N116.P: Mandjikai

AIATSIS code: 
N116.P
AIATSIS reference name: 
Mandjikai

tabs_horizontal

Name
ABN name
-
ABS name
-
Horton name
-
Ethnologue name
-
ISO 639-3 code
-
Tindale name
-
Thesaurus heading language
-
Thesaurus heading (old)
Mandjigai language (N116.P) (NT SD53-03)
Tindale (1974)
-
O'Grady et al (1966)
-
Glottocode
-
Other sources
-
Synonyms
Mandjigai
Comment
Comments: 

Schebeck (2001:47) says that Manydjikay (N116.P) comprises Birrkili N116.C, Wangurri N134, Walamangu N79, Wobulgarra N88, Guyamirrilili N103, Golpa N130 and possibly Waramiri N131. Warner (1937) says that Mandjikai (meaning 'sand fly') is a people (phratry) name, and the corresponding language name is Wangurri (meaning 'fresh water'). He does also mention, though, that 'the Warumeri, Wangurri, Wulkara, and Gwiyamil all call themselves Man-dji-kai (sand fly), supposedly the general name for their several languages. Although there is a considerable dialectic variation among the clans within this group, each claiming a distinct language for itself, they all insist that these languages are similar, and distinct and separate from those of all other clans.' (Warner 1937:34). According to Keen (2007 p.c.), Manydjikay (N116.P) means 'sand-fly' and refers to a string of coastal Yirritja moiety ba:purru, but he does not think Birrkili or Warramiri belonged. The Yolng Matha dictionary says 'mandjikay: sandfly--totem for Wangurri clan (not for everyday speech)'. Based on the information available, Mandjikai is unlikely to be a language name. Accordingly it is not included as a language heading in the Thesaurus.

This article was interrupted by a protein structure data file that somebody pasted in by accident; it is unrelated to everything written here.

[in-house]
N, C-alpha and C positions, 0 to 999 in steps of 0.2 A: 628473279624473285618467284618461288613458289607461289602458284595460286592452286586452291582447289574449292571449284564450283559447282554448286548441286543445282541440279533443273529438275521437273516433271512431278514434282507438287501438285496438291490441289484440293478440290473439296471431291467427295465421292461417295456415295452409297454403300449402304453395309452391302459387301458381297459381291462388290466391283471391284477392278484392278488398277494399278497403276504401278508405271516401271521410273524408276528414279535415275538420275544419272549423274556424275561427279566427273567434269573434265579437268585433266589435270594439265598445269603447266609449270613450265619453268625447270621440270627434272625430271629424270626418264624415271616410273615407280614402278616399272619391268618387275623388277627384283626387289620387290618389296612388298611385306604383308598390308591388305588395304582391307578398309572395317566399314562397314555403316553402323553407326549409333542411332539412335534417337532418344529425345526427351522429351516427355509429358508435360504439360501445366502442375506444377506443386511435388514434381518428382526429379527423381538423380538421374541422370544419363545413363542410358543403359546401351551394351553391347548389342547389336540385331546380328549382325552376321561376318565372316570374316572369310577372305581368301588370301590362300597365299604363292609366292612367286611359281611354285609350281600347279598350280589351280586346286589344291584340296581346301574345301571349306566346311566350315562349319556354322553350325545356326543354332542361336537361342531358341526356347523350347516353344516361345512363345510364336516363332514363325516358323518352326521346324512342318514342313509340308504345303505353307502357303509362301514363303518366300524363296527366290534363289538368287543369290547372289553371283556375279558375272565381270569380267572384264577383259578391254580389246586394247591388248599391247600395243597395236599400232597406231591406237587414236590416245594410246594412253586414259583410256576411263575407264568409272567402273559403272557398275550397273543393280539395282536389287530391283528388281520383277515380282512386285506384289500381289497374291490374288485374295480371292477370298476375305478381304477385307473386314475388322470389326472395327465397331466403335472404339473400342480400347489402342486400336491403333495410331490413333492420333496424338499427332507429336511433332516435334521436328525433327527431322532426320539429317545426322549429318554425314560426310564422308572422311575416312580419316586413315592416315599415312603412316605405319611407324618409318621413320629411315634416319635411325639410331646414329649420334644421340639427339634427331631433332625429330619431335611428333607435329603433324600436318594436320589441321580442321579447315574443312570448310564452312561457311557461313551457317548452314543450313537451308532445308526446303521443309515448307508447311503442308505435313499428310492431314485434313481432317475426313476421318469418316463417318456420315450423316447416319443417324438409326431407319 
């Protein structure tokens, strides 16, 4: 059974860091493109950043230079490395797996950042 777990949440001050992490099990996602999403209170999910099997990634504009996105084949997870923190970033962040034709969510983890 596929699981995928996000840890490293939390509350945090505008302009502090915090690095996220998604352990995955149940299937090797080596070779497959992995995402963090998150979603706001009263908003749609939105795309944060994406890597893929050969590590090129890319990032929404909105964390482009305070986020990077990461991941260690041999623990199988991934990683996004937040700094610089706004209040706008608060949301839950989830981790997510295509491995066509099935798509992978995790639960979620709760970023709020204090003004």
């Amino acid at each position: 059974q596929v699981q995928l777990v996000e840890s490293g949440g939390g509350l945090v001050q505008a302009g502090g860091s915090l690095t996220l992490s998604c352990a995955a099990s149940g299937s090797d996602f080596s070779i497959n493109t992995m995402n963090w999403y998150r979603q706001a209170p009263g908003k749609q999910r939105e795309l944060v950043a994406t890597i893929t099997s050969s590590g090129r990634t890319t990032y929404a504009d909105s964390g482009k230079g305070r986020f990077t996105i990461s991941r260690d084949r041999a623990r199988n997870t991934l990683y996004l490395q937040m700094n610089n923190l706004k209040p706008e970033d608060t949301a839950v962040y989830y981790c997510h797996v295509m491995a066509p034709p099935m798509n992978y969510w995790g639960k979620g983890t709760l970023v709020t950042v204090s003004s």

References: 
  • Berndt, Ronald M. 1959. 'Song cycle of the moon-bone'. Oceania 19(1):18-50.
  • Greatorex, John. 2014. Yolngu Matha Dictionary http://yolngudictionary.cdu.edu.au/

  • Oates, Lynette F. 1975. The 1973 supplement to a revised linguistic survey of Australia. Armidale: Armidale Christian Book Centre.
  • Oates, William J., and Lynette F. Oates. 1970. A revised linguistic survey of Australia: Australian Aboriginal Studies 33, Linguistic Series 12. Canberra: AIAS.
  • Schebeck, Bernhard. 2001. Dialect and social groupings in northeast Arnheim [i.e. Arnhem] Land vol. 7: LINCOM studies in Australian languages, no. 7. München: Lincom Europa.
  • Warner, W. Lloyd. 1937. A black civilization: a social study of an Australian tribe. New York: Harper.
Status: 
Unconfirmed
Location
State / Territory: 
-
Location information: 
-
Maps: 
-
Catalogue
Links
Programs
Activities: 
-
People: 
-
Indigenous organisations: 
-
Speakers
Year Source Speaker numbers
1975Oates-
1984Senate-
1990Schmidt-
1996Census-
2001Census-
2004NILS-
2005Estimate-
2006Census-
2011Census-
2016Census-

Speaker numbers were measured differently across the censuses and various other sources listed in AUSTLANG. You are encouraged to refer to the sources.

Speaker numbers for ‘NILS 2004’ and ‘2005 estimate’ come from 'Table F.3: Numbers of speakers of Australian Indigenous languages (various surveys)' in 'Appendix F NILS endangerment and absolute number results' in McConvell, Marmion and McNicol 2005, pages 198-230 (PDF, 2.5MB).

Documentation
Type Documentation Status Documentation Score
Word list None 0
Text Collection None 0
Grammar None 0
Audio-visual None 0
Manuscript note: 
not available
Grammar: 
-
Dictionary: 
-
Classification
Source Family Group Sub-group Name Relationship
Ethnologue (2005)          
Dixon (2002)          
Wurm (1994)          
Walsh (1981)          
Oates (1975)       Mandjigai  
Wurm (1972)          
O'Grady, Voegelin and Voegelin (1966)